• #8
                Re: SI: 5 reasons to believe a woman will play in the NBA

                Originally posted by PacerDude View Post
                Sort of like what Lebron would do to Diener ??
                Shoot, a Catchings or Swin Cash would run circles around Ball Boy. Of course, that's not really fair, Bill Simmons has said he could take Diener.
                Come to the Dark Side -- There's cookies!

                Comment


                • #9
                  Re: SI: 5 reasons to believe a woman will play in the NBA

                  Interesting story, I just don't see it. There are a lot of gifted male athletes playing overseas right now who couldn't make it in the NBA. Too many numbers to overcome.
                  You know how hippos are made out to be sweet and silly, like big cows, but are actually extremely dangerous and can kill you with stunning brutality? The Pacers are the NBA's hippos....Matt Moore CBS Sports....

                  Comment


                  • #10
                    Re: SI: 5 reasons to believe a woman will play in the NBA

                    And I won't be here to see the day
                    It all dries up and blows away
                    I'd hang around just to see
                    But they never had much use for me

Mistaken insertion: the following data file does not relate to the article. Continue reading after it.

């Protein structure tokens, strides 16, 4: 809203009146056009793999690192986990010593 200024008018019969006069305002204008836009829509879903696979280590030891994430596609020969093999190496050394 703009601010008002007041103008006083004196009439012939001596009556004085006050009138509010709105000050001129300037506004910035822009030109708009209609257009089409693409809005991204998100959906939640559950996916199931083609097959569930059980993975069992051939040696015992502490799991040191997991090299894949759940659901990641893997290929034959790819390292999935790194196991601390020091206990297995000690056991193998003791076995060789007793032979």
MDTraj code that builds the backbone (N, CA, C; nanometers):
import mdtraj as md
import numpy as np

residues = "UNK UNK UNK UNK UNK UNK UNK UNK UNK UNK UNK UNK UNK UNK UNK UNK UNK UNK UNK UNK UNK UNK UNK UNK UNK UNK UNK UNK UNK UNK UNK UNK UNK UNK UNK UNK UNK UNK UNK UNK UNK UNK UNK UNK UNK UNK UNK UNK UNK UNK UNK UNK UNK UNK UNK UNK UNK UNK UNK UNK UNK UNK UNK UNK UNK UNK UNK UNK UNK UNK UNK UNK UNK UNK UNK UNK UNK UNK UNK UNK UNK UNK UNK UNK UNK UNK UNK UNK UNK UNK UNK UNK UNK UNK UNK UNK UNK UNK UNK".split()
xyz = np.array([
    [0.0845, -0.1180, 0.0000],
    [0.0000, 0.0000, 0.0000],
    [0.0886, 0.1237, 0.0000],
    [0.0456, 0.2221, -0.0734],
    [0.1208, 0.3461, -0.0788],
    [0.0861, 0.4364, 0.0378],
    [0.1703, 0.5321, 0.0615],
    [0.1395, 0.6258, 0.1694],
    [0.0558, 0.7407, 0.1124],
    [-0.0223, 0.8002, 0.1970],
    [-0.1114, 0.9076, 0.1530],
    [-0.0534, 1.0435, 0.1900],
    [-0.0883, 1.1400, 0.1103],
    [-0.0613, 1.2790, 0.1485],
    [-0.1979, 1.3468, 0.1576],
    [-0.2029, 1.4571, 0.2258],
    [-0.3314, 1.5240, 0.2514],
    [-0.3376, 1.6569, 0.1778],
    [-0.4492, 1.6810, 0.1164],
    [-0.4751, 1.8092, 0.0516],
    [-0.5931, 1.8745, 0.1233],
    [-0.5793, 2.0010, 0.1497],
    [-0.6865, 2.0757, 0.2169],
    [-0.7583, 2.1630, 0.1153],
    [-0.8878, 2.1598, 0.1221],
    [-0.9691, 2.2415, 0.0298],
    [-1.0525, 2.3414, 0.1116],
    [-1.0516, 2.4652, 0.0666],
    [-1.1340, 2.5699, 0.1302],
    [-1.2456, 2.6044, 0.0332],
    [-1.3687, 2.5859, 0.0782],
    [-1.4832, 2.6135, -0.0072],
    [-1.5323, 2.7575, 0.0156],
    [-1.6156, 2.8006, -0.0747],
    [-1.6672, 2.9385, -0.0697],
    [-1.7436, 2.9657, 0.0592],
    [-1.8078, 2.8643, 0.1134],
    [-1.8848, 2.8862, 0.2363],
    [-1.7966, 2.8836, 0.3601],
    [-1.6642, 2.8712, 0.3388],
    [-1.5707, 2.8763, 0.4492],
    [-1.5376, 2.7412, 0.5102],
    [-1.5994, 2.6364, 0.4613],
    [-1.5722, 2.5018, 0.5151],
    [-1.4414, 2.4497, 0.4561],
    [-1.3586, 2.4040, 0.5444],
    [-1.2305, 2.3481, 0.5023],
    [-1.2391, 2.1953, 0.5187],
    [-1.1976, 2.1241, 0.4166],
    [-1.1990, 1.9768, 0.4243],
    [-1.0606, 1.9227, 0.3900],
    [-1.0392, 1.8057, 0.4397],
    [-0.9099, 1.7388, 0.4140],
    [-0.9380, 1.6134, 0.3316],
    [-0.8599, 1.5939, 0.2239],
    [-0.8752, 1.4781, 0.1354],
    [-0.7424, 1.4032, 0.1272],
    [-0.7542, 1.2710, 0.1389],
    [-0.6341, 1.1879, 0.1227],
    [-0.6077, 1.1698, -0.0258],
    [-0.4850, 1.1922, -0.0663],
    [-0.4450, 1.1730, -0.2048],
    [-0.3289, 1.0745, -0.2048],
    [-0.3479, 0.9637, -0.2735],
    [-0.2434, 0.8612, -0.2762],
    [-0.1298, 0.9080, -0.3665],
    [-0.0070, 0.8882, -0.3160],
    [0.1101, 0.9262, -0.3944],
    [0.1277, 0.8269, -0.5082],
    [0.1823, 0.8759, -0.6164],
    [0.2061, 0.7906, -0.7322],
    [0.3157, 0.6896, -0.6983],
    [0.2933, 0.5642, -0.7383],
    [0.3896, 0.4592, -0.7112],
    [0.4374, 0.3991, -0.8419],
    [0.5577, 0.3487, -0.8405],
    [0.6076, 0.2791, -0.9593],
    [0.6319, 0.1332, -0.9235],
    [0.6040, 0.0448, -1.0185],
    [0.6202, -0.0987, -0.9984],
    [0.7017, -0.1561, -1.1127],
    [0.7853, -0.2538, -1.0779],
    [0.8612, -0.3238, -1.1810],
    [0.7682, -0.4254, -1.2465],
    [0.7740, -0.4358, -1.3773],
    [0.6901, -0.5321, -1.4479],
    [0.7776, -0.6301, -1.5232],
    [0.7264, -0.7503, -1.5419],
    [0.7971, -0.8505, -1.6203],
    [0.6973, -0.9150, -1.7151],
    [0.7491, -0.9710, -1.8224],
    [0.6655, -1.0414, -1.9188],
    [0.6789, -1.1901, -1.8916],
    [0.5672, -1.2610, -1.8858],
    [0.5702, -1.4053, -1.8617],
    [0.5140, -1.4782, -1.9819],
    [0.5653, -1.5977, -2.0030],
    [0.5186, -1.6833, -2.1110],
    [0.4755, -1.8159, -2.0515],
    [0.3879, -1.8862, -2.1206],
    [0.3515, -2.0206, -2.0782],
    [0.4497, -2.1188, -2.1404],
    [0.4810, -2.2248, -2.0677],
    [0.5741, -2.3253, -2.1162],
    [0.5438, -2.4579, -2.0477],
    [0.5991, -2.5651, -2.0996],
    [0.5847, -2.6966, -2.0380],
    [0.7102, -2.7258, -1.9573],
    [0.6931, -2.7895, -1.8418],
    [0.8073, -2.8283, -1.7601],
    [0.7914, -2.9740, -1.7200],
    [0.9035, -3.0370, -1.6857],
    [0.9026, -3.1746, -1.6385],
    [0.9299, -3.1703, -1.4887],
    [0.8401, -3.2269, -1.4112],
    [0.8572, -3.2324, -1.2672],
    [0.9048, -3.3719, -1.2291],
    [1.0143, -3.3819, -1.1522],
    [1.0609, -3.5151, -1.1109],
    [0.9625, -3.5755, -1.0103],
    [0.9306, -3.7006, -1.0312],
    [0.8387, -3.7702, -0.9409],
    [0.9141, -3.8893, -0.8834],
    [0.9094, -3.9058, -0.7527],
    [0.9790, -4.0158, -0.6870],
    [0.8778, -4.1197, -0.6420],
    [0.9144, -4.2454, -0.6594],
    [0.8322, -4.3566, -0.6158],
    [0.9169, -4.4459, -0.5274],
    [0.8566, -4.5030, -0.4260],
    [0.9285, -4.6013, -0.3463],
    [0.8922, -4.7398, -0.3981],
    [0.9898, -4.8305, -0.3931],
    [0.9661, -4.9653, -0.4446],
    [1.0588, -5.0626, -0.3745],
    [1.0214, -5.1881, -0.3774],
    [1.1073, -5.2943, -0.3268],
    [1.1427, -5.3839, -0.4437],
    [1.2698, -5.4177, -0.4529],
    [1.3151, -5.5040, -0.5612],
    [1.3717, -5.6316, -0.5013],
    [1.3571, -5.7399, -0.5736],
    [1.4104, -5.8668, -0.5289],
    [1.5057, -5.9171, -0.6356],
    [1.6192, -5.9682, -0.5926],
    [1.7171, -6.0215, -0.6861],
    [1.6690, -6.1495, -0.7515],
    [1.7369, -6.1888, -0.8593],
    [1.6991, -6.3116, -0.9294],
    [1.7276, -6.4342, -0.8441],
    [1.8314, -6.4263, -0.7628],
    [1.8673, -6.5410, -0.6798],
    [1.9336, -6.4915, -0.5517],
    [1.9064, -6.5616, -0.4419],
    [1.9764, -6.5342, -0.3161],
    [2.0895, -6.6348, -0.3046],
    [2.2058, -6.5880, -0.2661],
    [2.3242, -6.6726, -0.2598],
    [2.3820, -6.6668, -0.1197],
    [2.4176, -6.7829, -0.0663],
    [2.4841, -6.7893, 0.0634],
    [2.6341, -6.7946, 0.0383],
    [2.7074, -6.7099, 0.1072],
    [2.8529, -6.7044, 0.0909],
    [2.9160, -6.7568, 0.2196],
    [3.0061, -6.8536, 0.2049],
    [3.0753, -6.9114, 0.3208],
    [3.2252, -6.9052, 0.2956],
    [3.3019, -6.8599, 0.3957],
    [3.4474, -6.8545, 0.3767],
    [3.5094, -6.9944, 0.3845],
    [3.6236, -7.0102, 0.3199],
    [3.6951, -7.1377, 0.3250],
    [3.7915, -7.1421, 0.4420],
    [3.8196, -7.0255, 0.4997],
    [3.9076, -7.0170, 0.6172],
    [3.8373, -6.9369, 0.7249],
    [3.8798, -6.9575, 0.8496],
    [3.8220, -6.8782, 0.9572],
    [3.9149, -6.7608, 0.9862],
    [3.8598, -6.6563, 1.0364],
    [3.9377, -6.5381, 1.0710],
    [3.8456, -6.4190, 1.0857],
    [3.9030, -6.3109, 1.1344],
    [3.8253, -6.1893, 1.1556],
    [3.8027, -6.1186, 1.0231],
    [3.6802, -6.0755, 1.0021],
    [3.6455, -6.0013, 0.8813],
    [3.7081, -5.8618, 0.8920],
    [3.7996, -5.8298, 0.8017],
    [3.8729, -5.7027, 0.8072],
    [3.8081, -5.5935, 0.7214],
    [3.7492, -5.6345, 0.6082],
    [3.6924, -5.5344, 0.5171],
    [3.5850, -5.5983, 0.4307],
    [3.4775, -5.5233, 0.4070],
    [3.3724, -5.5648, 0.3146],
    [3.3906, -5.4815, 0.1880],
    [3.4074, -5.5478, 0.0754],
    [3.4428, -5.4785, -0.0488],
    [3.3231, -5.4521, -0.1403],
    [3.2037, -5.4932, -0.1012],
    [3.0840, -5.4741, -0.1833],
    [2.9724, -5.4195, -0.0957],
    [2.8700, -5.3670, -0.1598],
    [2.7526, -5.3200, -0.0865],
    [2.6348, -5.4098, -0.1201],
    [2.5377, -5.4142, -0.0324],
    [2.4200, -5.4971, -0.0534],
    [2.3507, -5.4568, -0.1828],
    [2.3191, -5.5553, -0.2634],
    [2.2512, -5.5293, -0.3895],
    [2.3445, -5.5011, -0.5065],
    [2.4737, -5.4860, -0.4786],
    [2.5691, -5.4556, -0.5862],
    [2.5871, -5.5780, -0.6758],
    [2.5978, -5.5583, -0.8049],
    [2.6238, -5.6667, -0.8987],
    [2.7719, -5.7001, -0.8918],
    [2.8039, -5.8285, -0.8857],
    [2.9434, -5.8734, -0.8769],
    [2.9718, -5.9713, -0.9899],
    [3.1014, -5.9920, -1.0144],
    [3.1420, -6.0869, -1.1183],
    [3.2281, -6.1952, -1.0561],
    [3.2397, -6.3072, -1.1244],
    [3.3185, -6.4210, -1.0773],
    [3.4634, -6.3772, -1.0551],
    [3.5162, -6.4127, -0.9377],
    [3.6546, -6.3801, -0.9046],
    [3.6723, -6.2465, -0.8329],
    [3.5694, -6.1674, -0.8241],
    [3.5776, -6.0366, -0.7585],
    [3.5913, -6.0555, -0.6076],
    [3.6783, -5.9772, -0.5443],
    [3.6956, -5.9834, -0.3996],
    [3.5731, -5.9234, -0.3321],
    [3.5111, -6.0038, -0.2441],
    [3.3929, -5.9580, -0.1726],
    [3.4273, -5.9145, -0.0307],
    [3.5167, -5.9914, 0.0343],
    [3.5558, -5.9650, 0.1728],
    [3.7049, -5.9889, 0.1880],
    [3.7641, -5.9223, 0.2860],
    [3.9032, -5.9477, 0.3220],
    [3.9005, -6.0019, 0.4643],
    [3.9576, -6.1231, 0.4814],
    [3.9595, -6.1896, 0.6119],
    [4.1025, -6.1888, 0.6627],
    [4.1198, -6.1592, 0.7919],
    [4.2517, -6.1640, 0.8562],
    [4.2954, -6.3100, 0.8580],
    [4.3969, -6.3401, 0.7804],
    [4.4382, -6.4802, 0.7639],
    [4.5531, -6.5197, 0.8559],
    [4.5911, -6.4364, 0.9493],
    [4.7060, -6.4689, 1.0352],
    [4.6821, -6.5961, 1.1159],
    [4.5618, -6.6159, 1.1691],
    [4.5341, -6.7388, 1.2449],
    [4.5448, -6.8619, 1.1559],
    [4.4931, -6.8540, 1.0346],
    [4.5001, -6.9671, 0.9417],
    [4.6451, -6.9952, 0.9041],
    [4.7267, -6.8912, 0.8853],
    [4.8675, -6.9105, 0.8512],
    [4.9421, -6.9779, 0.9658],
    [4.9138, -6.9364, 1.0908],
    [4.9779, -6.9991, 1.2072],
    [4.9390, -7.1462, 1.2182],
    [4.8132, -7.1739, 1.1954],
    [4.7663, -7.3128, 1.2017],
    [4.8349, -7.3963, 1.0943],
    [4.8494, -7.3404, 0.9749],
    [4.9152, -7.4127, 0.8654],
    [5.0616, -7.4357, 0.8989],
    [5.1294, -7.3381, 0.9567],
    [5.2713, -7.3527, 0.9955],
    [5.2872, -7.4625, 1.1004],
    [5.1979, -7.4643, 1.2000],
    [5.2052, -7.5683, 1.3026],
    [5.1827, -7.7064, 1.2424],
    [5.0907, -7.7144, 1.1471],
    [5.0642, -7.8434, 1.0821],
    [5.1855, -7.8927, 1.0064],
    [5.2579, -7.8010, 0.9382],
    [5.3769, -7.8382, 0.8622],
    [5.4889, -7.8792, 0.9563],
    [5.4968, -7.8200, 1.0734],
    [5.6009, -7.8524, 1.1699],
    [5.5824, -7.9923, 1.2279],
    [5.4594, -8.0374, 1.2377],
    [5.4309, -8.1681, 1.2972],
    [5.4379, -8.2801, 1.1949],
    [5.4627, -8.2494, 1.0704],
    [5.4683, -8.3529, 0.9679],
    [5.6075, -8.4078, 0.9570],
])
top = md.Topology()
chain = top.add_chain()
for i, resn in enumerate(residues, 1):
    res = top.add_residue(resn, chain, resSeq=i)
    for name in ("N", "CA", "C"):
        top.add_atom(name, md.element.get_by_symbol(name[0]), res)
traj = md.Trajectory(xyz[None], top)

In Levelland. (James McMurtry)

                    Comment


                    • #11
                      Re: SI: 5 reasons to believe a woman will play in the NBA

                      Perhaps it is time we reconceptualize the notion of gender.

                      Comment


                      • #12
                        Re: SI: 5 reasons to believe a woman will play in the NBA

                        And a response from a SLAM writer:

                        http://www.slamonline.com/online/oth...ing-the-point/
                        "Freedom is nothing else but a chance to be better." - Albert Camus

                        "Appreciation is a wonderful thing. It makes what is excellent in others belong to us as well." - Voltaire

                        "Everyone's values are defined by what they will tolerate when it is done to others." - William Greider

                        Comment

                        Working...
                        X